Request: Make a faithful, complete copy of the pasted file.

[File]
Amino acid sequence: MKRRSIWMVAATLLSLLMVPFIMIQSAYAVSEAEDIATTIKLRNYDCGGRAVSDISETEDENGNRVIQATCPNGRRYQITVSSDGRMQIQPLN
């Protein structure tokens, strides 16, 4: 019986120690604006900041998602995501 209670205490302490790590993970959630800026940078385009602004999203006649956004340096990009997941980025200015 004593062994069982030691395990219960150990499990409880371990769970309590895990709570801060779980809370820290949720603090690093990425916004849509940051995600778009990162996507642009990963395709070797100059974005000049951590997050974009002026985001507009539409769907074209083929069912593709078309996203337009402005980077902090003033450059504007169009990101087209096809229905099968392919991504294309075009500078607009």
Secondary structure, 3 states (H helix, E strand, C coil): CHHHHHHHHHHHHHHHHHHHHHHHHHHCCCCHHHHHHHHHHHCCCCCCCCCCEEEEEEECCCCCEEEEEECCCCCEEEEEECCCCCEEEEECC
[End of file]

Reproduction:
Amino acid sequence: MKRRSIWMVAATLLSLLMVPFIMIQSAYAVSEAEDIATTIKLRNYDCGGRAVSDISETEDENGNRVIQATCPNGRRYQITVSSDGRMQIQPLN
């Protein structure tokens, strides 16, 4: 019986120690604006900041998602995501 209670205490302490790590993970959630800026940078385009602004999203006649956004340096990009997941980025200015 004593062994069982030691395990219960150990499990409880371990769970309590895990709570801060779980809370820290949720603090690093990425916004849509940051995600778009990162996507642009990963395709070797100059974005000049951590997050974009002026985001507009539409769907074209083929069912593709078309996203337009402005980077902090003033450059504007169009990101087209096809229905099968392919991504294309075009500078607009």
Secondary structure, 3 states (H helix, E strand, C coil): CHHHHHHHHHHHHHHHHHHHHHHHHHHCCCCHHHHHHHHHHHCCCCCCCCCCEEEEEEECCCCCEEEEEECCCCCEEEEEECCCCCEEEEECC